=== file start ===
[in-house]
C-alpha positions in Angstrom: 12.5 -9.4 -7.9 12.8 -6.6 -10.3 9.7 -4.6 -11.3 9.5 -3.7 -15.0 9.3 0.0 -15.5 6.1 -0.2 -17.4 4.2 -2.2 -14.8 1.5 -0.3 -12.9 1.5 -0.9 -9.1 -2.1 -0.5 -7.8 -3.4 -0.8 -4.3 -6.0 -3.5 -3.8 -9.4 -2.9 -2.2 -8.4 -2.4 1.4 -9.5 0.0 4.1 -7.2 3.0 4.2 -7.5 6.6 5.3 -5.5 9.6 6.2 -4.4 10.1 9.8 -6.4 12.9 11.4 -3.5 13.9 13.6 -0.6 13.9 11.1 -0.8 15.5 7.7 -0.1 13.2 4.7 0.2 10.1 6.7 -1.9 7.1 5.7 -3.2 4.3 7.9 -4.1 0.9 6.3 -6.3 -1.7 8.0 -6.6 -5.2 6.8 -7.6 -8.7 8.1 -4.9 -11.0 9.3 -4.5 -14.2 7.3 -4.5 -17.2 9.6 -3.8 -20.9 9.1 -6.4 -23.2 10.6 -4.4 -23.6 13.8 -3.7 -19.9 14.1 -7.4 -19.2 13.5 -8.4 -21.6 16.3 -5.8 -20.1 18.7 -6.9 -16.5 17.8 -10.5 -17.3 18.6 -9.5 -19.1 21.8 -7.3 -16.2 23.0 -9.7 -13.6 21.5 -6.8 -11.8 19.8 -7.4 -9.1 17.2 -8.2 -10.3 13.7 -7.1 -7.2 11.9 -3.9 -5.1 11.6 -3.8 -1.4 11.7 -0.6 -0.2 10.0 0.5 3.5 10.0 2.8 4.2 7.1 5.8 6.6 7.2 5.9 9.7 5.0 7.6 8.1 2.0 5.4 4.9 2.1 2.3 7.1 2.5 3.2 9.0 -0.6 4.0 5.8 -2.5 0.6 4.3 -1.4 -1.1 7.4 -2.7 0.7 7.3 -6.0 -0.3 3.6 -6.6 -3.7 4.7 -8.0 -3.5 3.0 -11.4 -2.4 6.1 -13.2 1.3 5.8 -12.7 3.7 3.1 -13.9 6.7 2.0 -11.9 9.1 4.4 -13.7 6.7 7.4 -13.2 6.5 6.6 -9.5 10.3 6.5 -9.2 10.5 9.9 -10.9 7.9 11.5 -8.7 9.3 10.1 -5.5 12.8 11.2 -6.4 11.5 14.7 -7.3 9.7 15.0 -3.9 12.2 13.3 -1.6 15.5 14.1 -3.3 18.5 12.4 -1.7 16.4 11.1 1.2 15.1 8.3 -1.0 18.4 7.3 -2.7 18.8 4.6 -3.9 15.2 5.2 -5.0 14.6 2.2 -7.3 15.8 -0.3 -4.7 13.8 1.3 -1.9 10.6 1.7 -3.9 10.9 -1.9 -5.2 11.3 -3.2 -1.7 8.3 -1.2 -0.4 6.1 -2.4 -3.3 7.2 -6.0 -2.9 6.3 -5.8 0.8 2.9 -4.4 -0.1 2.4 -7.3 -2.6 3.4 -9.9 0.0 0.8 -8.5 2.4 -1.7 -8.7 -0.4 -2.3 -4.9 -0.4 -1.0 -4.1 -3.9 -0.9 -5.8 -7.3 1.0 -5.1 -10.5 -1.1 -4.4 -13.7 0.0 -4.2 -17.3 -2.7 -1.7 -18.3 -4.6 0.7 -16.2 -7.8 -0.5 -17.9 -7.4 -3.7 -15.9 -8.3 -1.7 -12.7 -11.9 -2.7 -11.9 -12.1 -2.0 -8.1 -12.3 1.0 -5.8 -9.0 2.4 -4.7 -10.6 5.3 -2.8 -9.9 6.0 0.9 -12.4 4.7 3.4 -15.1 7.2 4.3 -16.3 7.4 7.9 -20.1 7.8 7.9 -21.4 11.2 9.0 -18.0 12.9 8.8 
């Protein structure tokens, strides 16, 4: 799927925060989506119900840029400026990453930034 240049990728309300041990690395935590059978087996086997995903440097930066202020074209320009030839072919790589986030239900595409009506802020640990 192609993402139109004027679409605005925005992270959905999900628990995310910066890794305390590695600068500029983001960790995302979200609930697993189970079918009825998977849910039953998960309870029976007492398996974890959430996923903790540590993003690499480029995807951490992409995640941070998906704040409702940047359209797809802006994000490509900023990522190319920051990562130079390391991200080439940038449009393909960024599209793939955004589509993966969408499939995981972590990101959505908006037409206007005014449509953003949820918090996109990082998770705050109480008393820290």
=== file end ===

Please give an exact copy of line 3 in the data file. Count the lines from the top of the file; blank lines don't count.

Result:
């Protein structure tokens, strides 16, 4: 799927925060989506119900840029400026990453930034 240049990728309300041990690395935590059978087996086997995903440097930066202020074209320009030839072919790589986030239900595409009506802020640990 192609993402139109004027679409605005925005992270959905999900628990995310910066890794305390590695600068500029983001960790995302979200609930697993189970079918009825998977849910039953998960309870029976007492398996974890959430996923903790540590993003690499480029995807951490992409995640941070998906704040409702940047359209797809802006994000490509900023990522190319920051990562130079390391991200080439940038449009393909960024599209793939955004589509993966969408499939995981972590990101959505908006037409206007005014449509953003949820918090996109990082998770705050109480008393820290």